I was thinking about the years my kids were still into wearing costumes – no holiday required – and we’d head to the bookstore: me, Superman with a dishtowel for a cape, and his sidekick in a knight’s helmet, shorts, rubber boots and a whistle necklace which he was not to blow in the store.
My boys knew exactly where the books they loved were located, and liked to open one after another and explore every genre and turn the rack of Little Critter paperbacks round and round. We often read books to each other for an hour or more before choosing which ones to buy.
We love going to the bookstore together just as much now as we did then, but our visits have dropped off. More often, we sit at one of the many computers in the house and type our orders into Amazon. We don’t stray from our lists. It’s just so easy to do it this way, but there’s none of the sense that we are bonding or creating good family memories with this way of shopping.
I hadn’t noticed this fact until our discussion at LitPark this month. Your answers to the question – Amazon, Barnes & Noble, or Indie? – changed me. And so did my guest, who not only made me realize the invaluable role of the liasons between publishers and bookstores (Cory Doctorow describes them beautifully here), but the hit these stores are taking each time we choose to shop at Amazon.
When you buy from an independent bookstore, $68 of every $100 stays in the community. Think about what that means in this economy. And now think about what it would mean if physical bookstores disappeared altogether.
Here’s a little story for you. I like to take my kids to The Book Revue when there are visiting children’s authors. A couple of years ago, I took them to see Dave Barry and Ridley Pearson, who had co-written a prequel to Peter Pan (called PETER AND THE STAR CATCHERS*) that my youngest loved, and that evening was the launch of the follow-up prequel. * = for an indie store click here
Dave Barry wore a Peter Pan hat and talked about what it was like to write a book with another author when one liked to work from an outline (Ridley) and the other liked to wing it (Dave).
Green-Hand, the one who used to wear the whistle necklace, was sitting in the first row with his newly purchased book, already reading and not at all bothered by their talking.
And then the terrible thing happened. Dave Barry (who might as well have slapped my son) opened his own copy of the book and began to read aloud from Chapter 3.
Green-Hand, still on Chapter 1, stood, pissed, and dragged his metal folding chair from the front row to the back of the bookstore, saying they were ruining the book by giving away what would happen. It was a long and loud while of pretending we weren’t related, and when he reached the back wall, he sat down in his metal chair and opened the book again.
At the end of the reading, the kids got in line to have their books signed, and I insisted that Green-Hand join his brother there. That’s him in the green shirt. And he’s smiling. Or trying to. Because I told him he better.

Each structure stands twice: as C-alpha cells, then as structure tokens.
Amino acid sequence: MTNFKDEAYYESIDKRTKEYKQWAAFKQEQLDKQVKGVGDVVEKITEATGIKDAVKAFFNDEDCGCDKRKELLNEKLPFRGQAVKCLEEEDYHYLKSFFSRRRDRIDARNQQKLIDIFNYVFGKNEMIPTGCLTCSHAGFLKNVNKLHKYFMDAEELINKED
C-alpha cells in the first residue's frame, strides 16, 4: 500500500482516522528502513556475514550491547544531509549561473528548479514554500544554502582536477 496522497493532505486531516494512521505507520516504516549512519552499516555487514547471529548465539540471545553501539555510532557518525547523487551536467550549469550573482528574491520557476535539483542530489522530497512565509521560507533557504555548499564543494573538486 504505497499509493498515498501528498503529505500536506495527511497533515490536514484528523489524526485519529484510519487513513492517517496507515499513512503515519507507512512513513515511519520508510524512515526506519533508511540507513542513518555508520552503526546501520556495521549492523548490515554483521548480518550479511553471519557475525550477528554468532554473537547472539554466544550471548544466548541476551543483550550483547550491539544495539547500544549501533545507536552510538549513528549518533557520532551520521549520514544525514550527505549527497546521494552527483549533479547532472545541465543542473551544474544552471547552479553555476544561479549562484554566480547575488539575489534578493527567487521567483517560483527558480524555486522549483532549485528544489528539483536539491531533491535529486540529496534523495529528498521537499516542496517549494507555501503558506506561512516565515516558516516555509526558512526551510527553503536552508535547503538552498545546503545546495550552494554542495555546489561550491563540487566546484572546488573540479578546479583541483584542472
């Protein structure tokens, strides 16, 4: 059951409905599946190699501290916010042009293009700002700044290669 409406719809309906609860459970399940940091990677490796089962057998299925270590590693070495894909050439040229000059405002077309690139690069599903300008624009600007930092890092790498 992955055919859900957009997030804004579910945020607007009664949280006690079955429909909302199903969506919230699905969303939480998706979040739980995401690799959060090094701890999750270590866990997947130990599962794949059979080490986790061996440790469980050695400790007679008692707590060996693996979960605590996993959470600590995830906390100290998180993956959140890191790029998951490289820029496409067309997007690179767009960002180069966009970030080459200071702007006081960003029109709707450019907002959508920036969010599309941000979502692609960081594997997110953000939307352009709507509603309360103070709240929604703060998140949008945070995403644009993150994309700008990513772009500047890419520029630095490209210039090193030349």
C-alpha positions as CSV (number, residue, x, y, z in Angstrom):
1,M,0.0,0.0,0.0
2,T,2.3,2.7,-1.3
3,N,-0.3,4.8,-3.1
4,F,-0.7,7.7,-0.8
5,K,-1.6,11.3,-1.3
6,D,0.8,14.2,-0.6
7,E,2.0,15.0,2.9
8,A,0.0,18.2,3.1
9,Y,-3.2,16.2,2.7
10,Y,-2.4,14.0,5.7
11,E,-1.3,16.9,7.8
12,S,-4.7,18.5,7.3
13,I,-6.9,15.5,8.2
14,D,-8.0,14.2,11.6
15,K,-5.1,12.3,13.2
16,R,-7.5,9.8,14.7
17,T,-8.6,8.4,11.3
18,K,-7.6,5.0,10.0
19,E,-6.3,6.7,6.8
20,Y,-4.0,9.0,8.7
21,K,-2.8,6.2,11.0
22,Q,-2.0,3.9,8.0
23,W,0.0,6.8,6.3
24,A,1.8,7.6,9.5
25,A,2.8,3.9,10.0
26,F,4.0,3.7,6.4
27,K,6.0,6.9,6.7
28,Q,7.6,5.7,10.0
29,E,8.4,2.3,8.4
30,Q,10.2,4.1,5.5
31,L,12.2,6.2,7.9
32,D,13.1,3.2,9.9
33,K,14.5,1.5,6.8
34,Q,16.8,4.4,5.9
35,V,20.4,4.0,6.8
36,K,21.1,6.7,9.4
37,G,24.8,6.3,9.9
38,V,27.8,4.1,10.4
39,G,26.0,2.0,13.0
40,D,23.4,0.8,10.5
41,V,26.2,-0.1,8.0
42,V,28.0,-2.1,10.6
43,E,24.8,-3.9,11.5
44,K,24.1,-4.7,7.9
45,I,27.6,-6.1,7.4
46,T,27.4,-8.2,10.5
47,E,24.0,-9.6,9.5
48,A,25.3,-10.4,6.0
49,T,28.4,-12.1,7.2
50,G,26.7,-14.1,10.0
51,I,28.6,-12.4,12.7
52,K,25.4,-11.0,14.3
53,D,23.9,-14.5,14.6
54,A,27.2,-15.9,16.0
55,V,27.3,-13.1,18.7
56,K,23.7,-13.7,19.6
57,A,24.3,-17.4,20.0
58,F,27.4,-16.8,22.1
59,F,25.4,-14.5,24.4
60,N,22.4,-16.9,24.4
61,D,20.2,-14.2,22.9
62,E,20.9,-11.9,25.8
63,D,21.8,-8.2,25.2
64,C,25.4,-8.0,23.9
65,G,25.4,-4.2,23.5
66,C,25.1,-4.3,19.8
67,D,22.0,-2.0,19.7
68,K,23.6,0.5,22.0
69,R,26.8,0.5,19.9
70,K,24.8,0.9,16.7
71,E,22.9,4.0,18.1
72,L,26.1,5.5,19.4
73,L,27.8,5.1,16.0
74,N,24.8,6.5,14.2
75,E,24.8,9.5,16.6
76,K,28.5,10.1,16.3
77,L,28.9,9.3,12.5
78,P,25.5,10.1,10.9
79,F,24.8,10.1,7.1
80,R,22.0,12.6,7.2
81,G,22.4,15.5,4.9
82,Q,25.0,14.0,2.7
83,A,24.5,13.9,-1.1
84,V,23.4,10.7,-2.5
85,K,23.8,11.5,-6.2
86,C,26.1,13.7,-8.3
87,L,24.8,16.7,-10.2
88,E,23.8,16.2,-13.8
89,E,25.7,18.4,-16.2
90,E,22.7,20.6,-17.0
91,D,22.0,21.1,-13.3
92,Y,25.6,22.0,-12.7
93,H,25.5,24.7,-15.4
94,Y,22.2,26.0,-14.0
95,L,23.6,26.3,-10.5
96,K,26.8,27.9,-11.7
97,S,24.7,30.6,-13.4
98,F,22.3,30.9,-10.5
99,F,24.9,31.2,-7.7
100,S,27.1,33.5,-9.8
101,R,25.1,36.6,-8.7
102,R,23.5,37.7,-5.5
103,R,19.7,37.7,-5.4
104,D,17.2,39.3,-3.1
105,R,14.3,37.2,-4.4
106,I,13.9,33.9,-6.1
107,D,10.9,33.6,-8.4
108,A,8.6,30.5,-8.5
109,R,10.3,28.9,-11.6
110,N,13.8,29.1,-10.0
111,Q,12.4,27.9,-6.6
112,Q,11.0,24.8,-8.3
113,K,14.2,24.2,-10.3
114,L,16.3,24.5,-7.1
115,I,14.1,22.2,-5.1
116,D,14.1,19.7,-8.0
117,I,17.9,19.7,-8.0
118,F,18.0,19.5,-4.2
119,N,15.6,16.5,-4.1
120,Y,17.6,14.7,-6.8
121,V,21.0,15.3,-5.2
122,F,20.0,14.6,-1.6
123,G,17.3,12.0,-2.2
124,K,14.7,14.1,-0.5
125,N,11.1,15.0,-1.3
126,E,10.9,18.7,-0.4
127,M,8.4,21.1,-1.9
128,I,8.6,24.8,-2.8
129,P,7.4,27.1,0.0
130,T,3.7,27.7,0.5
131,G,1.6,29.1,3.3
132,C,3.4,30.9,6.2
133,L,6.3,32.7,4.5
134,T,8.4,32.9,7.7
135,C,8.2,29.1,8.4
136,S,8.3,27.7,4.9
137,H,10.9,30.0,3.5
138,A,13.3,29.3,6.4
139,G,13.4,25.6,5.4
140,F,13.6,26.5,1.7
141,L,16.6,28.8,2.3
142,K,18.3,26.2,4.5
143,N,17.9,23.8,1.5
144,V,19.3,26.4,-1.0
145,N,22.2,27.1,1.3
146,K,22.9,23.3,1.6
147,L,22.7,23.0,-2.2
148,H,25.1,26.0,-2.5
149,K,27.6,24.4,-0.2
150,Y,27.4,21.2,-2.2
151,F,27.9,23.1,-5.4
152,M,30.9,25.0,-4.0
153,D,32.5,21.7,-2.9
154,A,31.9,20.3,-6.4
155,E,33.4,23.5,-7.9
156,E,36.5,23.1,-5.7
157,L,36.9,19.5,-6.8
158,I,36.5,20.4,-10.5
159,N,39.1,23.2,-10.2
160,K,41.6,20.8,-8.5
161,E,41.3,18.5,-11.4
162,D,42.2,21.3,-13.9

What will the world come to when there are no more physical bookstores, and all the readings are on YouTube? How will you show your righteous indignation? Who will hear you scrape your chair across the floor? These are the important questions we must ask ourselves.
And this is why I’m going to suggest that you join me in a little exercise this month. Click on this Indiebound link and type in your zip code and find a few indie bookstores in your neighborhood. Then have a visit. See if there’s anything that might bring you to the store on a regular basis: a book club, a café, wi-fi, comfy chairs.
Introduce yourself. Tell someone who works in that store that you’re a writer. Tell him or her what you like to read. Learn something about the person you’re speaking with – maybe that person is a writer, too. Maybe he or she has an interesting story. Ask questions about the store. Find out if they sponsor readings, if they have a website, if they’ll order books for you that you’d otherwise buy from Amazon.
Just try it, and I will, too. I’ll be bringing the kids.
Normally, this is where I tell you what I read this month, but all were galleys, and I don’t want to give away future guests. I will, however, share the book I’ve been reading to my kids: Trenton Lee Stewart, THE MYSTERIOUS BENEDICT SOCIETY *. It’s about extra-smart kids who are chosen to take a secret test, and if they do well, they will be given a “very special opportunity” – but is this a good thing? We’re just a few chapters from the end (the book is 485 pages) and absolutely love it. Every chapter is strange and unexpected and dangerous. And this author understands how alone smart kids can feel, which adds a real depth to the thrilling plot. * = for an indie store click here.
Okay. That’s it for March. Time for me to get back to the new book I’m writing. Thanks to everyone who played here, and to my guest, the very awesome bookseller, Ann Kingman. And thanks to those who linked to LitPark this month: Bookdwarf, Kash’s Book Corner, The Debutante Ball, Word of the Day, Daryl Ebneezra Kadabra, Bookavore, BitterSweet Blog, First Person Narrative, Bookies, Erin Balser, For Whom the Bell Tolls, Brad Listi . Com, Side Dish, Gray Skies, Endless Knots, and Read by Myfanwy. See you next month!